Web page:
Neobanks often launch without banking licenses and have fewer ways to earn money than big banks. So they often set up marketplaces that promote other financial apps. If a customer signs up for these services, the neobank earns commission revenue. But fintech is also about unbundling financial services. And a startup can operate a platform that’s like a neobank marketplace without offering deposit accounts at all. Stackin’s not exactly a neobank marketplace. It’s more of a personal finance app. But its business model is similar to that of a neobank’s marketplace.
An Early Pivot Into Affiliate Marketing
Stackin is based in Venice Beach, a neighborhood in Los Angeles, and its founders previously worked in the media. So communication is one of this startup’s strong points. Its original plan when it launched in 2017 was publishing short video clips on Facebook. But after Facebook reduced the reach of video clips in 2018, it pivoted to using text messages to reach its audience. And it also switched its revenue generation strategy from video ads to affiliate marketing.
And I think that pivot was a good idea. Financial institutions will pay more money to an affiliate that sells their services for them than they will to a news publisher that just displays their ads. Of course, it’s harder to earn money from affiliate marketing because the financial startup has to convince a buyer to take out their credit card. It can’t just display an ad that gives the company sales leads, shoppers have to buy something. But Stackin may have collected enough data while it was posting videos on Facebook to target its marketing campaigns effectively.
Providing Financial Tips Through Text Messages
Stackin isn’t a financial advisor, a stockbroker, or a bank. So it can’t provide personalized financial advice in the traditional sense, meaning financial advice for a specific person. But it does offer personal finance tips aimed at specific audiences. Stackin users initially pick one of three topics, which are debt, investing, and savings. So if a new user signs up for tips about getting out of debt, the initial Stackin tips and affiliate promotions will focus on that topic. If the user keeps receiving messages from Stackin, they’ll get more personalized financial advice.
Text messages also have another benefit for financial marketing firms. Smartphone users often open every text message they receive. The average open rate for SMS messages may be 80 percent or more. Many of these text messages are immediately deleted afterward, of course. But with other marketing channels, like Facebook ads, it’s unlikely that the majority of the audience is paying attention to the ads.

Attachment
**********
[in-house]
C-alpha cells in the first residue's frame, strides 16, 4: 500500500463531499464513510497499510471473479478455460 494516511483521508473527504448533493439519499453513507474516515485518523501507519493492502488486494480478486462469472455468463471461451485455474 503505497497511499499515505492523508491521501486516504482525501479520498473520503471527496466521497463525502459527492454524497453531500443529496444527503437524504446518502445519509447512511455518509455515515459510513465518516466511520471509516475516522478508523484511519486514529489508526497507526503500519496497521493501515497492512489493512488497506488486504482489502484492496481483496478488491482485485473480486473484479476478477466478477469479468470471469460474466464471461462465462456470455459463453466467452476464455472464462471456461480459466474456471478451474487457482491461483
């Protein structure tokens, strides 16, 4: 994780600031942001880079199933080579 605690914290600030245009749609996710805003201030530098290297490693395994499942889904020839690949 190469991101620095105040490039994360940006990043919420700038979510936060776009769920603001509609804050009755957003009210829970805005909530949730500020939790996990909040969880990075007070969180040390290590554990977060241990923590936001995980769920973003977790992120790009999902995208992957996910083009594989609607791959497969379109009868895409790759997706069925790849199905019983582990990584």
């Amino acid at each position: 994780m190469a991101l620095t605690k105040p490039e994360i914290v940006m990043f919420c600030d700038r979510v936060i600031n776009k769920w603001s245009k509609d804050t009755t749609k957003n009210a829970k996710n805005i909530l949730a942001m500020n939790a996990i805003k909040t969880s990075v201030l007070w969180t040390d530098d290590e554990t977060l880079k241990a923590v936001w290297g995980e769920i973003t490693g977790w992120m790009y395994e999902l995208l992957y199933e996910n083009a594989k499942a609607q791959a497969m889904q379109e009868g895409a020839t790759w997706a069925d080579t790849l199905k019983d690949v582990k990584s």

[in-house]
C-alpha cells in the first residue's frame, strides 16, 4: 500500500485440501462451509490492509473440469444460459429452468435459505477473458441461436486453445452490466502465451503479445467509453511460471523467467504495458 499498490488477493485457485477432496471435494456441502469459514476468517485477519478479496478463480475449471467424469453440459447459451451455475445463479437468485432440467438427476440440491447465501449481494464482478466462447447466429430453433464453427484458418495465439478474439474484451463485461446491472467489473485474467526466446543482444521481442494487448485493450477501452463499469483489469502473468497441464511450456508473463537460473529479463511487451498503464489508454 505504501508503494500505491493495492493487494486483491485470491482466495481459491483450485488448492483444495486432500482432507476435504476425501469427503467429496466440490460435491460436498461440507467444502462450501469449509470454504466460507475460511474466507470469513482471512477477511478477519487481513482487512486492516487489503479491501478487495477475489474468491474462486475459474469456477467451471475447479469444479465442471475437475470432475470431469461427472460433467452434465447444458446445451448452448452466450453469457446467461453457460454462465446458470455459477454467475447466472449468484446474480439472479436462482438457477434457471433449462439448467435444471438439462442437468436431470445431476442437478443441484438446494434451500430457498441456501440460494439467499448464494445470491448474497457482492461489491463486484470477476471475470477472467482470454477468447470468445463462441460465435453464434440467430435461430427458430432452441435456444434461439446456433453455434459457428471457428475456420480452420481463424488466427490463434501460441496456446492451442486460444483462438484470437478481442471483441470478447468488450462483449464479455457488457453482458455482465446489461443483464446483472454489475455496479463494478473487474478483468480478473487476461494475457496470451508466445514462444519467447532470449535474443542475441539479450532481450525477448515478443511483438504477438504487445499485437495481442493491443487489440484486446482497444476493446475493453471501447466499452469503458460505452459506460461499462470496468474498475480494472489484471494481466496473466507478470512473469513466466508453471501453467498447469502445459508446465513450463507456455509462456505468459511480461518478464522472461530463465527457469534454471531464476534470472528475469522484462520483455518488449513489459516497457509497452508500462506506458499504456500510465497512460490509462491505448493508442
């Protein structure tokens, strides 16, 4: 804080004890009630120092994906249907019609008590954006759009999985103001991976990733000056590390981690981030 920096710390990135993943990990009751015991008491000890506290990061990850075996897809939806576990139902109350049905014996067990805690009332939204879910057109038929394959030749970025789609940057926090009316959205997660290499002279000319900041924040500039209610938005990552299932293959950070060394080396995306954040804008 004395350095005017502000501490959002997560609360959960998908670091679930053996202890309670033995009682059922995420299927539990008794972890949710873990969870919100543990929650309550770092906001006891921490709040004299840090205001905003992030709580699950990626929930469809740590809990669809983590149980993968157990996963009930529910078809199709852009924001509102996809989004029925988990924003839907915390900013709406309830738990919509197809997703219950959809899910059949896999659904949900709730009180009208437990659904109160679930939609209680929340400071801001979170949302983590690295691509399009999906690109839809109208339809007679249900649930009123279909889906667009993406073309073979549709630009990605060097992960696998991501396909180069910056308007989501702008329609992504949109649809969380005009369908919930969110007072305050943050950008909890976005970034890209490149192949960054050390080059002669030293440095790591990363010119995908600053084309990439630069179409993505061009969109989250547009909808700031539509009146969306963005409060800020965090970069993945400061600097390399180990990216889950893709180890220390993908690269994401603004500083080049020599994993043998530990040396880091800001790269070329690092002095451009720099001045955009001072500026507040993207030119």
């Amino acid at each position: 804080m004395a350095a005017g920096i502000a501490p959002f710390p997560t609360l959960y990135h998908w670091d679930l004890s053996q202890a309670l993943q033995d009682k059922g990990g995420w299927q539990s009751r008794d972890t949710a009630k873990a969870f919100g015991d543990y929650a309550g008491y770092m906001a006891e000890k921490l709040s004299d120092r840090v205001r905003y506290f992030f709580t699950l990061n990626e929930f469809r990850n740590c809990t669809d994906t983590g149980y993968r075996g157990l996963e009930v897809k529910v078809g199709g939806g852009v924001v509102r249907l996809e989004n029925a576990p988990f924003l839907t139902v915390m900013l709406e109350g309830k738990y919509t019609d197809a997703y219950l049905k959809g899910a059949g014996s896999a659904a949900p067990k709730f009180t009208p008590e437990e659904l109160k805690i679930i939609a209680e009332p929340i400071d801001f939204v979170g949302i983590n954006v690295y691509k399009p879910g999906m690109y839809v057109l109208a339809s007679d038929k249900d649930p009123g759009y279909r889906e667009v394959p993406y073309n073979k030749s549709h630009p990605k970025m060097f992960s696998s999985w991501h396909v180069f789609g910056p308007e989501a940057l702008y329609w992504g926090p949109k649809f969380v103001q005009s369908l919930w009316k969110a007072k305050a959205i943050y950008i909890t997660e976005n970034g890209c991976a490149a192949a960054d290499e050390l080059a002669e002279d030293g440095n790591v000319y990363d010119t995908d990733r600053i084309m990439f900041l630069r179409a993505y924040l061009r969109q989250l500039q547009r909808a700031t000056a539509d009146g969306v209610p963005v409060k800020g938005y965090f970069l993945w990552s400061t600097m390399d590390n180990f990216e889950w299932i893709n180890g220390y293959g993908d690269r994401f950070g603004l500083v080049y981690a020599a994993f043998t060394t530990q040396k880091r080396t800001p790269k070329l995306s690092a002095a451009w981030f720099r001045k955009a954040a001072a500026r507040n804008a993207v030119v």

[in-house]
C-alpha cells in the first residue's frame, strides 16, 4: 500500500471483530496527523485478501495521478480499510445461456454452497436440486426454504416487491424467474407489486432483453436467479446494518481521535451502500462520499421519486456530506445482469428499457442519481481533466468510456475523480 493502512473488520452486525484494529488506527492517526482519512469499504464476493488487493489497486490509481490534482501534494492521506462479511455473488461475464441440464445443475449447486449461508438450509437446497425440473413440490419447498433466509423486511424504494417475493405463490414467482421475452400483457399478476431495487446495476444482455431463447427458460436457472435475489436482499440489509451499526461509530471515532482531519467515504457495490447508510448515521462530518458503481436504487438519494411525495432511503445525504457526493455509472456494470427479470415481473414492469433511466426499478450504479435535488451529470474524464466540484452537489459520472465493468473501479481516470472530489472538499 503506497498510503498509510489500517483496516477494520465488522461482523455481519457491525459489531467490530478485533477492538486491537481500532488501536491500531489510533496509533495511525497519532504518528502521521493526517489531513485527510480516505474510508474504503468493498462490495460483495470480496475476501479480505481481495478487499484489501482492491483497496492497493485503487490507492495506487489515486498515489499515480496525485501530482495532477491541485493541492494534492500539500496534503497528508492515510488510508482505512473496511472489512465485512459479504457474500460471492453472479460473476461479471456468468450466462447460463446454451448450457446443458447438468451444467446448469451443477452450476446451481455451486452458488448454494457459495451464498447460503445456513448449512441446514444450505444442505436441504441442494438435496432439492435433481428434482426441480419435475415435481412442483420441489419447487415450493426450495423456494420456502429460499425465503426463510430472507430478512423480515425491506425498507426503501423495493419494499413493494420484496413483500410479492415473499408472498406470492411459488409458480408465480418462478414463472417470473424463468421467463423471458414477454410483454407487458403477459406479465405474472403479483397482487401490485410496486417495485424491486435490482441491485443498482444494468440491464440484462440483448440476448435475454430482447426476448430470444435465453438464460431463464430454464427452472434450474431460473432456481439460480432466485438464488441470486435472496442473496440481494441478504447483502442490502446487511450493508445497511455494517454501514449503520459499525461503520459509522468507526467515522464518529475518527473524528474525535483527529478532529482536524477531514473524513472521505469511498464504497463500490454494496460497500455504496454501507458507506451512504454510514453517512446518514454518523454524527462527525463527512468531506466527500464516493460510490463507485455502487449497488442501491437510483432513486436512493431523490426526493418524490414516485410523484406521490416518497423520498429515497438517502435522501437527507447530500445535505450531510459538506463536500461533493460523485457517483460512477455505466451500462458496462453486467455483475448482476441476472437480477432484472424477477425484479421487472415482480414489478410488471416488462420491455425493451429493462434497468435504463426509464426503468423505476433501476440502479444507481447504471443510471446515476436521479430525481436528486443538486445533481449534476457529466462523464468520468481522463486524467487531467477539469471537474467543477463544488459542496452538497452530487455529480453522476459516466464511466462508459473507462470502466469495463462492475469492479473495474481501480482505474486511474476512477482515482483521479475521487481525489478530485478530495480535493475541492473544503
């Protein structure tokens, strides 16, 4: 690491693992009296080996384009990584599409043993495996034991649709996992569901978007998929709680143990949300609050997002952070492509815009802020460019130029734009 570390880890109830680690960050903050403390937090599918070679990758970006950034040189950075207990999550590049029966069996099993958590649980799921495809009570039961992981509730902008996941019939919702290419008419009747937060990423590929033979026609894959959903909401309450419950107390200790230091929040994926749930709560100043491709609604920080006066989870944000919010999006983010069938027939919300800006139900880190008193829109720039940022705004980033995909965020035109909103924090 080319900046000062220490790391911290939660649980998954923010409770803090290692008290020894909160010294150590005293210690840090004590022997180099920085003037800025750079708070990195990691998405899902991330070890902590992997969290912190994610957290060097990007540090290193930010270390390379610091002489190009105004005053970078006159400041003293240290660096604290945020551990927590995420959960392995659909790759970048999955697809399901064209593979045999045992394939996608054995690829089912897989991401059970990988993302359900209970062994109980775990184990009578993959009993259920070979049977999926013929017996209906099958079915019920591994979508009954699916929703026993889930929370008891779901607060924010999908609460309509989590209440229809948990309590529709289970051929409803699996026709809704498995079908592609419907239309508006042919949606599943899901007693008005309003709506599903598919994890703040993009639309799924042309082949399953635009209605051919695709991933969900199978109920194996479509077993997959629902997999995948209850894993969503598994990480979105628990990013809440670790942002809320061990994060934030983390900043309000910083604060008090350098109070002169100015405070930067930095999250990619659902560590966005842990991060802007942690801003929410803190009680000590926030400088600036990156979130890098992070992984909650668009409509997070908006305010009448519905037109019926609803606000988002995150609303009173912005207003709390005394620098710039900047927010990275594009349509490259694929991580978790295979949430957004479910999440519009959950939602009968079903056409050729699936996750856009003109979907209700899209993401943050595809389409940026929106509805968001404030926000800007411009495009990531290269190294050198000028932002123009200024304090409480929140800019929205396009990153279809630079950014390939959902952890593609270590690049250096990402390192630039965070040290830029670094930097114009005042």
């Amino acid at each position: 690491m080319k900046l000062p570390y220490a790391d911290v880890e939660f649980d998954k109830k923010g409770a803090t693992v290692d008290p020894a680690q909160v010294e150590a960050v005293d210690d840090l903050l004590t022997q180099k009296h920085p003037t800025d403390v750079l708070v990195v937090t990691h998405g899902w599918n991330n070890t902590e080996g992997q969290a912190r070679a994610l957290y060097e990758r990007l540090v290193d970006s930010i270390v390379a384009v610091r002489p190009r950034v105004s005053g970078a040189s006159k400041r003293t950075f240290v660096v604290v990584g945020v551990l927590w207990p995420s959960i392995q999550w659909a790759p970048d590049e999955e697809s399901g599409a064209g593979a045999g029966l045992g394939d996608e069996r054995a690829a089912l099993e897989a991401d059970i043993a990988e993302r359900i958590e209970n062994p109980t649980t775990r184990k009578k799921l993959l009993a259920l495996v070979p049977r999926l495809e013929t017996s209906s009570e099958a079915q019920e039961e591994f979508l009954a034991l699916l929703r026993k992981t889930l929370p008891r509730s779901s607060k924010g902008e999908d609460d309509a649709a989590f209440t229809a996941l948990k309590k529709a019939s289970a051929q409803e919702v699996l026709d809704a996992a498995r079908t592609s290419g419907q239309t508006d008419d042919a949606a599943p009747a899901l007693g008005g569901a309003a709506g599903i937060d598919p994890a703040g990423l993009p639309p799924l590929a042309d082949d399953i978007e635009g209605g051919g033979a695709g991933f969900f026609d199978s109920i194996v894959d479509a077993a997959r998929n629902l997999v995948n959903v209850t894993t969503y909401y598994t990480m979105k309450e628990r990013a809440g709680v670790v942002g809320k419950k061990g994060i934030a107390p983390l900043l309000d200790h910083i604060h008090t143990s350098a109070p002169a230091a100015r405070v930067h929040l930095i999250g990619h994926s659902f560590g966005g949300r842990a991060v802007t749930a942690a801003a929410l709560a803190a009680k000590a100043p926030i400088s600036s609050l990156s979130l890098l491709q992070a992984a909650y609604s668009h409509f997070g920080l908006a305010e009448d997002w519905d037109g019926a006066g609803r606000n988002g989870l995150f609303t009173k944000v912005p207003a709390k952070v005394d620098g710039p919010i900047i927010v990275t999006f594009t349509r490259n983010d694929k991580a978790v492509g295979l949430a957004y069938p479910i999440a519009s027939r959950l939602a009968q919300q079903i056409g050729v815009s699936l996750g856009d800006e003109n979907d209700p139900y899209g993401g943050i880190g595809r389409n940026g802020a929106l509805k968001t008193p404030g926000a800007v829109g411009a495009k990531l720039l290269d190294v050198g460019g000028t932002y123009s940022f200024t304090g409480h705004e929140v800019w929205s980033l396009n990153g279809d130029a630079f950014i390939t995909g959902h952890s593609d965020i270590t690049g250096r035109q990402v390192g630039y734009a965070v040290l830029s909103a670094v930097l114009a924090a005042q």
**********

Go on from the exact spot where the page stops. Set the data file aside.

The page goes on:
Owning Its Audience
And by sending text messages instead of posting video clips on Facebook, Stackin also owns its audience. That’s really important for affiliate marketers. A social network can eliminate a startup’s reach at any point, as Stackin has already learned. Whether it occurs in response to a scandal like Cambridge Analytica’s political data mining, or simply because the social network’s changed its business plan, the startup might no longer get any traffic from a previously reliable marketing channel.
A change like that can cause a publisher or a media company to collapse overnight. And I have heard stories about startups that focused on video publishing on Facebook and went under after the video clips lost their visibility. One of the ones I recall was a college humor website.
A Controversial Funding Source
Stackin has experienced some controversy recently. This firm is a venture backed startup that raised $12.6 million during a Series B funding round in 2020. But it also received a loan from the PPP program that the government set up during the pandemic to prevent employers from laying off their workers during the lockdown. Stackin isn’t the only startup that accepted a loan like this, but many startups and established companies have been criticized for accepting the loans. The company received at least $150,000 and possibly as much as $350,000 from the program, reported KnowTechie.
But this startup does have 18 employees in LA. And if accepting a loan from the federal government means that it’ll be able to continue employing engineers in Venice Beach, the loan will benefit the LA region as those engineers shop at local stores. Also, Stackin wasn’t the only company, or the largest company, to accept a loan like this. And it didn’t receive the biggest loan either. So it’s unlikely that the controversy will continue.
Stackin’ has a better business model than some other fintechs, possibly because it was forced to pivot early. It owns its audience so it won’t lose as much reach if social networks’ algorithms change again. And because it’s helping other fintechs instead of competing with them, those firms also have an incentive to help Stackin by promoting the service on their websites and telling their account holders about it. Stackin also demonstrates that neobanks themselves can have their services unbundled, not just major banks.